Boeing chief lobbies DTI over £13bn tanker deal

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The chairman of Boeing stepped up the company's lobbying efforts to win a £13bn deal to supply the RAF with air-to-air refuelling aircraft with a personal plea yesterday to Patricia Hewitt, the Secretary of State for Trade and Industry.

Phil Condit held a 30-minute meeting with Ms Hewitt at the DTI's headquarters accompanied by Sir Richard Evans, the chairman of BAE Systems, another member of Boeing's Tanker Team consortium.

The top-level delegation from Boeing and BAE to Ms Hewitt highlights the vital importance that job considerations will play in the Government's final decision, expected next month. The president of Boeing's defence division, Jim Albaugh, will lobby Geoff Hoon, the Defence Secretary, in person today on what it believes are the military advantages of its bid. The Tanker Team is competing with a European consortium known as Air Tanker, led by EADS, for the 27-year PFI contract, the largest-ever awarded in the UK.

Speaking before the meeting with Ms Hewitt, the Boeing chairman, said: "We intend to go in and explain why our solution is the best solution and why, if the MoD picks us, then 85 per cent of the work will remain within the UK."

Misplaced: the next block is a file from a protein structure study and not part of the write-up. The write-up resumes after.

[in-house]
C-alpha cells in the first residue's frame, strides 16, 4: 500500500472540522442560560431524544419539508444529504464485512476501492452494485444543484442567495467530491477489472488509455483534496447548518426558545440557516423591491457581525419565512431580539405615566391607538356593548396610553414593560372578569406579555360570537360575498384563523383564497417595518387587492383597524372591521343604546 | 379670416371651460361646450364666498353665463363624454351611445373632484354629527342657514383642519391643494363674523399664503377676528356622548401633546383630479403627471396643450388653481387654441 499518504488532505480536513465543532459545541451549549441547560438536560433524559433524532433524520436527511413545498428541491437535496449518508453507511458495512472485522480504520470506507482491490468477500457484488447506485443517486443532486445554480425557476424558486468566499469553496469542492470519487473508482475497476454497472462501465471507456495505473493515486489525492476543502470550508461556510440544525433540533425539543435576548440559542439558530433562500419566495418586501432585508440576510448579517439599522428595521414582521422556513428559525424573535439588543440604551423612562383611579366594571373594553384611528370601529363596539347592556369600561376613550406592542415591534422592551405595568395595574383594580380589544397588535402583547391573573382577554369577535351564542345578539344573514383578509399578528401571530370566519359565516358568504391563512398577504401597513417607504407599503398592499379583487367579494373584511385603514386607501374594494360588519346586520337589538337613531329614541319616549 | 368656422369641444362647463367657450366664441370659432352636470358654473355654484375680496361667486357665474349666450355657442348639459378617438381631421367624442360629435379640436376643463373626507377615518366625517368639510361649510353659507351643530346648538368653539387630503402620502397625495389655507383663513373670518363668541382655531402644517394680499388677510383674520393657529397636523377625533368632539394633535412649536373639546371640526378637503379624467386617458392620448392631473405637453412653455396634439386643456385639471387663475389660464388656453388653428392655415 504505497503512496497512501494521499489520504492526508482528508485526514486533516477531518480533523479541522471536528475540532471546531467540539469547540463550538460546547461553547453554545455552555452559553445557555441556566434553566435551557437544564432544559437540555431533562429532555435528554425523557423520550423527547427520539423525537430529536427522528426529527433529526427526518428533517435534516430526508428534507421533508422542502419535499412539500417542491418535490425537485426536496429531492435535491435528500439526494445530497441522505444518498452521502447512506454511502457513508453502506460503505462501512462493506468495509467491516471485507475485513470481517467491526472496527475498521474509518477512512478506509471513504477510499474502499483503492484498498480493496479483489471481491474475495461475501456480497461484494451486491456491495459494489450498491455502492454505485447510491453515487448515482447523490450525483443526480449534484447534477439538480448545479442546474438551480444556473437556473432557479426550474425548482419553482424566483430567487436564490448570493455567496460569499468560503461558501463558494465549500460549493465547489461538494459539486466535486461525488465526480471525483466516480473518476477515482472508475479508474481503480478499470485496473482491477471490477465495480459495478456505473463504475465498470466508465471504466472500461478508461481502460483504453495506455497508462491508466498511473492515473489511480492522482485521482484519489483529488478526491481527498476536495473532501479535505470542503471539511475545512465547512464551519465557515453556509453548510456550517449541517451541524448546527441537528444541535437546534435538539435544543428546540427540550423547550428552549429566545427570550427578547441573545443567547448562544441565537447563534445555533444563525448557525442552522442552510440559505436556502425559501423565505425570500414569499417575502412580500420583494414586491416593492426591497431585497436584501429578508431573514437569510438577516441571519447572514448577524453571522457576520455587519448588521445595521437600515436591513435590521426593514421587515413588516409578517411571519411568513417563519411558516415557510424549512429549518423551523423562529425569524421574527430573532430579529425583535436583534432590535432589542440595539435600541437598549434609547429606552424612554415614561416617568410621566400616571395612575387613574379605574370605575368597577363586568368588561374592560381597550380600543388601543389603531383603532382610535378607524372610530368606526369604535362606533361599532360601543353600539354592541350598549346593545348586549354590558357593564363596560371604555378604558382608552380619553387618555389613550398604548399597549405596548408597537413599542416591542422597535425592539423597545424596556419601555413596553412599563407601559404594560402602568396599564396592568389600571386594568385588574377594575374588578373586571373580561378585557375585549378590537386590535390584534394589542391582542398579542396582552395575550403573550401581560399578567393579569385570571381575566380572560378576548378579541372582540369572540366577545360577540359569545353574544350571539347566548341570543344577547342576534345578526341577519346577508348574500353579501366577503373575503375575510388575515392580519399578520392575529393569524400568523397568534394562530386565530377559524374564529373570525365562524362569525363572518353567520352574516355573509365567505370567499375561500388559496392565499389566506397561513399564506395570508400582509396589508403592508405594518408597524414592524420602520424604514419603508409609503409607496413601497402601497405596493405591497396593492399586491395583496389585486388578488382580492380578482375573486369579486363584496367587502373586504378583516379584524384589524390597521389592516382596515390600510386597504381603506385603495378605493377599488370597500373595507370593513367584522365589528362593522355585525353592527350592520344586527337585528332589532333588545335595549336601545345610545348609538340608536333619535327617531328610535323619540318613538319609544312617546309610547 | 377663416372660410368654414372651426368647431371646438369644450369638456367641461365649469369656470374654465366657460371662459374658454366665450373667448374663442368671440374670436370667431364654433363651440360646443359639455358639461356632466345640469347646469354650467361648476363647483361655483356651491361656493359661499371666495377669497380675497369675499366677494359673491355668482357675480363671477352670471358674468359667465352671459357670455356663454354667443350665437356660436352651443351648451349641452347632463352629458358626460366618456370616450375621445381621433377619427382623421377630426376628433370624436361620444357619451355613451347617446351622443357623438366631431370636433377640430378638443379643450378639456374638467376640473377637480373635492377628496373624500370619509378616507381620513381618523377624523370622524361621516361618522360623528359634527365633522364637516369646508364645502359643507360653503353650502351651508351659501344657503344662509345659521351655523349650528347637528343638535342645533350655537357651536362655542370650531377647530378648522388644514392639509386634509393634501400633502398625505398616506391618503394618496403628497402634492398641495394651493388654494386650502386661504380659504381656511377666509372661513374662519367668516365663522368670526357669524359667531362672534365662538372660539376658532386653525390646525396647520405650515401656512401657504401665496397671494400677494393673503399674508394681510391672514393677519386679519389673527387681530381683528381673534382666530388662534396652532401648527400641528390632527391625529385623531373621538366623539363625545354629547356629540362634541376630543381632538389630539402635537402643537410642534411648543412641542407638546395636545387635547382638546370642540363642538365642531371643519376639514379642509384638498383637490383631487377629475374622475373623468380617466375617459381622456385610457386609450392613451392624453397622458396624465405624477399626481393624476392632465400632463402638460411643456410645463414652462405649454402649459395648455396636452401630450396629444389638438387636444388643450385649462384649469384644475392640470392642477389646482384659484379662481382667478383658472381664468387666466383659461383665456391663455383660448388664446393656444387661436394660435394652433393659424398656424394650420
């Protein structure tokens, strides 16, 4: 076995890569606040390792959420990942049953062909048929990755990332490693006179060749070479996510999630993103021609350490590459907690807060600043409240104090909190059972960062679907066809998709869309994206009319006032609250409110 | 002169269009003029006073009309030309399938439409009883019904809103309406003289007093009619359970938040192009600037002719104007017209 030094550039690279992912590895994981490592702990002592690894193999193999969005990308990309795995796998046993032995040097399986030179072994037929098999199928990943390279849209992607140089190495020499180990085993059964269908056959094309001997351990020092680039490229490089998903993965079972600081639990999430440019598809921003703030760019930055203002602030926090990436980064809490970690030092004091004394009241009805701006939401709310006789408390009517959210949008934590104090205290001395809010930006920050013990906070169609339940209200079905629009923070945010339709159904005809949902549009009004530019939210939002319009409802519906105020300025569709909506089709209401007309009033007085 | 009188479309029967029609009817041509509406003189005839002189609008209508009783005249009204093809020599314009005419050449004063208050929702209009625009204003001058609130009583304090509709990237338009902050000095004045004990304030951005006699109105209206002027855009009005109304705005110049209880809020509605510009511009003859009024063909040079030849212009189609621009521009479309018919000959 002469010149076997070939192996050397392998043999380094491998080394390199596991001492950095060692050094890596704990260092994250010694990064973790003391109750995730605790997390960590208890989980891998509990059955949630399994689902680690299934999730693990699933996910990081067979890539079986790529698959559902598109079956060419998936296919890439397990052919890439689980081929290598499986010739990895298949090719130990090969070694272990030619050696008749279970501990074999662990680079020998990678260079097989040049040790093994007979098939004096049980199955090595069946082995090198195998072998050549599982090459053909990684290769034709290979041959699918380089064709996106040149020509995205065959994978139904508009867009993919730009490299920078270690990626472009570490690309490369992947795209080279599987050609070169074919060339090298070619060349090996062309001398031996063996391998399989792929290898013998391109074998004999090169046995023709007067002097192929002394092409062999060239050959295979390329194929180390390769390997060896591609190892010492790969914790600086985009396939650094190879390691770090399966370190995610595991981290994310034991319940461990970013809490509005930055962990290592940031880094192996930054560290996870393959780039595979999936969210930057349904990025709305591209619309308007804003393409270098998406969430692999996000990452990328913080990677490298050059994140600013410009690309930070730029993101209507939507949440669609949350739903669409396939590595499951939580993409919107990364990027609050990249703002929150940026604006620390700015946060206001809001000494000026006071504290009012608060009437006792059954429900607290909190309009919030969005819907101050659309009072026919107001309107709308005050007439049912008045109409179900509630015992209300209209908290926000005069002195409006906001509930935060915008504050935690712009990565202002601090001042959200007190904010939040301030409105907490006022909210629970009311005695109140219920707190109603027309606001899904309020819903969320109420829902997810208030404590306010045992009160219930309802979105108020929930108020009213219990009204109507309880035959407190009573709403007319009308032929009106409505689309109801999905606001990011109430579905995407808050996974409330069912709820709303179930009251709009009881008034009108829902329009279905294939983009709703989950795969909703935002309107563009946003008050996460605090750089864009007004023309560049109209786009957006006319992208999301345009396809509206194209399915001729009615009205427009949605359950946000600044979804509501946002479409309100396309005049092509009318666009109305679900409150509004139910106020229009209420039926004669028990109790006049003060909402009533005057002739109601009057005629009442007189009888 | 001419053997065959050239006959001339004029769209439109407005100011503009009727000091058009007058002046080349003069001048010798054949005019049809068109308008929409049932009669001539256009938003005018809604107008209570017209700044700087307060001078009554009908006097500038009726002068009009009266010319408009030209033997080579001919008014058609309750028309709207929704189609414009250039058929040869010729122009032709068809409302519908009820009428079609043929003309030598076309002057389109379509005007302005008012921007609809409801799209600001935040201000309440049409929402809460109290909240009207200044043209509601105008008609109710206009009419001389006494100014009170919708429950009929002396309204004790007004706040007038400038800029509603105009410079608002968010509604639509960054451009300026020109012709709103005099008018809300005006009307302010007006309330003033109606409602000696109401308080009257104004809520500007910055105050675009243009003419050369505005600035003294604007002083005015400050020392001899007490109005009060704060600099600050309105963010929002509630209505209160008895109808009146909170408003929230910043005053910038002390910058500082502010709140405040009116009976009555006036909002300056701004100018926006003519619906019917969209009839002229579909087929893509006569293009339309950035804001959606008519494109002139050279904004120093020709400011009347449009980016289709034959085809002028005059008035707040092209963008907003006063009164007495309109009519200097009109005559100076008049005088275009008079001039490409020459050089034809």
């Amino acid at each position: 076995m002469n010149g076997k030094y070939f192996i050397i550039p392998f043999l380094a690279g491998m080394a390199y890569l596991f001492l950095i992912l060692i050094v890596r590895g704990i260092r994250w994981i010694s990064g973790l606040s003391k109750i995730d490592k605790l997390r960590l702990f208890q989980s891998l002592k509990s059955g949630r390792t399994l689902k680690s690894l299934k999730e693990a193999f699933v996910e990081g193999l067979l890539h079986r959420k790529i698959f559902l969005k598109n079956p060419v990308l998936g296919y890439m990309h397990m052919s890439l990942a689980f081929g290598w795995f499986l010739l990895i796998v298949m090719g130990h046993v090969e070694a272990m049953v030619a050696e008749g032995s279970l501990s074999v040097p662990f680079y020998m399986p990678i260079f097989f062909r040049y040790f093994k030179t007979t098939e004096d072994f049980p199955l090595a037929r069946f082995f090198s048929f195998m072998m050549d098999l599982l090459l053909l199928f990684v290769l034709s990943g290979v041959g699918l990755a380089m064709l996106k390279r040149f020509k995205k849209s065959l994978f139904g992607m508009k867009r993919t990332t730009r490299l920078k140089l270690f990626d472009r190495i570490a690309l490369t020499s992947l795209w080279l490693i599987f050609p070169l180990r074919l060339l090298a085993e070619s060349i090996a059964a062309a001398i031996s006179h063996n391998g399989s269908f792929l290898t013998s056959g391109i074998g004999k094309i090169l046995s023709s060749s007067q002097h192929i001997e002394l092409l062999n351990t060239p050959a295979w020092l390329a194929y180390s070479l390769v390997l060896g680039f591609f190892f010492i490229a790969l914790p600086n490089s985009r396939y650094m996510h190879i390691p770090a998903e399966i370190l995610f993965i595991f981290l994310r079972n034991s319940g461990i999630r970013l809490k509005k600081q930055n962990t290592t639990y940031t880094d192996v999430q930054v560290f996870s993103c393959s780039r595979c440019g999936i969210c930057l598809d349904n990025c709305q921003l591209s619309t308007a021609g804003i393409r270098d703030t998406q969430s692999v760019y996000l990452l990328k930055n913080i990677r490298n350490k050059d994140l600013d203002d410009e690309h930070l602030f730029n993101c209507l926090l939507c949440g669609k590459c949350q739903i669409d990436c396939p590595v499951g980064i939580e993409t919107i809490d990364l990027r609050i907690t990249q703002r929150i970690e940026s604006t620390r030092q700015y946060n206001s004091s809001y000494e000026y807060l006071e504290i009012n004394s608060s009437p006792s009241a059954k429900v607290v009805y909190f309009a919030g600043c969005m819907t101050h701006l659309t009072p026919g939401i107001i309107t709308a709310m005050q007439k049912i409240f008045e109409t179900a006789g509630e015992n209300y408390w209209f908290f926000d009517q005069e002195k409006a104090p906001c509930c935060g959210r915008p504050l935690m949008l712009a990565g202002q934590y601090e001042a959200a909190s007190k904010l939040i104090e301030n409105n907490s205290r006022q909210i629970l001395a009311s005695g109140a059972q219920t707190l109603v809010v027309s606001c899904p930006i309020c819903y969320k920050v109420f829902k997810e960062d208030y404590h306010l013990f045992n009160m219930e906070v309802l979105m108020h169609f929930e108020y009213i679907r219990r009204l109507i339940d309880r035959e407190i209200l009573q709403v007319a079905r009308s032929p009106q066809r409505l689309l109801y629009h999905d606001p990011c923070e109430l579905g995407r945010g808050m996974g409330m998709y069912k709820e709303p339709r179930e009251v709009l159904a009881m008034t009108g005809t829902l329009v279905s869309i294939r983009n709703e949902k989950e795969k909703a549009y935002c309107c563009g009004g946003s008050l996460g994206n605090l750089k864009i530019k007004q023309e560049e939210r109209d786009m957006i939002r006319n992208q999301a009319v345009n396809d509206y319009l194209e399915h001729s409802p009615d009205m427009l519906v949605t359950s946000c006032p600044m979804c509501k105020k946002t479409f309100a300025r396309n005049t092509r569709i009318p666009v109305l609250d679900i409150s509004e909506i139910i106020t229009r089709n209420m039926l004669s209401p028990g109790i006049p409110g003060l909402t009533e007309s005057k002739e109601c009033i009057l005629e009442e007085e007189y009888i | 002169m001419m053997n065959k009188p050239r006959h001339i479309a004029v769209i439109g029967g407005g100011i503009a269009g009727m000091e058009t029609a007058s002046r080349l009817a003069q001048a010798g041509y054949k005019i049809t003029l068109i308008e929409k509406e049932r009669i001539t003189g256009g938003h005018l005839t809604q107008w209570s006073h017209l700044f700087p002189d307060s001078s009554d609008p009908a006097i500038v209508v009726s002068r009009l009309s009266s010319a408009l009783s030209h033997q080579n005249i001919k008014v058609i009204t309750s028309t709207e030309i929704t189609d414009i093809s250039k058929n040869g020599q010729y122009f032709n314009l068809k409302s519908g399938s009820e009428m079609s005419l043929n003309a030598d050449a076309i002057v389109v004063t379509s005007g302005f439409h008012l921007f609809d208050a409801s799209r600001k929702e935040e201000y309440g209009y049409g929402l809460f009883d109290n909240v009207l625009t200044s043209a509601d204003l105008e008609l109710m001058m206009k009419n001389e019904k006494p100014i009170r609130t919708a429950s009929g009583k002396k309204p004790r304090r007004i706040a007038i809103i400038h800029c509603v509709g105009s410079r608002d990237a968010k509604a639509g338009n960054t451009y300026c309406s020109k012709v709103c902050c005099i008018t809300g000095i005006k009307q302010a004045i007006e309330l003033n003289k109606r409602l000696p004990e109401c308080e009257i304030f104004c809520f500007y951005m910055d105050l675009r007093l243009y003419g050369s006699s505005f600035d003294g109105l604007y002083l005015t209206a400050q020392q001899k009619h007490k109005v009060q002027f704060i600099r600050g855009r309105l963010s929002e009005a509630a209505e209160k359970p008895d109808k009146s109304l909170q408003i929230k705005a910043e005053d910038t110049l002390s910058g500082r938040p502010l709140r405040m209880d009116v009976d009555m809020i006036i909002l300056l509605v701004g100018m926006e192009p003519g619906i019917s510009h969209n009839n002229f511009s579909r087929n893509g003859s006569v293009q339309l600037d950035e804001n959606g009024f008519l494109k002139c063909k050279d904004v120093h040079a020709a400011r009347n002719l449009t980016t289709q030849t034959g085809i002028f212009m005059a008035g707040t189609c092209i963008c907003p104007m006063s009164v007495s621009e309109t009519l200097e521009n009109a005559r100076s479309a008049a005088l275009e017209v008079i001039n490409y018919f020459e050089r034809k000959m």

Tanker Team, whose other shareholders are Serco and Spectrum Capital, is proposing to modify a fleet of second-hand BA Boeing 767 jets as refuelling tankers. Air Tanker, whose other members are Rolls-Royce, Thales and Cobham, is planning to offer a mix of new and used Airbus A330s.

Air Tanker claims its bid will safeguard 7,500 jobs, break Boeing's monopoly over air refuelling tankers and create a "centre of excellence" for tankers in the UK. Tanker Team claims that its design is a proven one that has already been selected by three air forces, including the USAF, and offers the RAF greater operability and flexibility at less risk and a lower cost.

Although Tanker Team says its bid will guarantee fewer jobs - 5,000, about half of which will be new - Mr Condit maintained they were real ones: "I think we win on jobs. It is an important element and it is an important one to be understood."

He said he would not meet with BAE's Sir Richard to discuss a transatlantic merger of the two companies.

"BAE Systems is a good partner and we will continue to work on things with them but there is nothing more specific than that," he said.

Mr Condit also said that Boeing was veering towards offering a choice of engines on its planned 767 replacement, the 250-seat 7E7.

The Boeing board is expected to give the go-ahead for the new aircraft at its board meeting next month in time for it to enter service in 2008.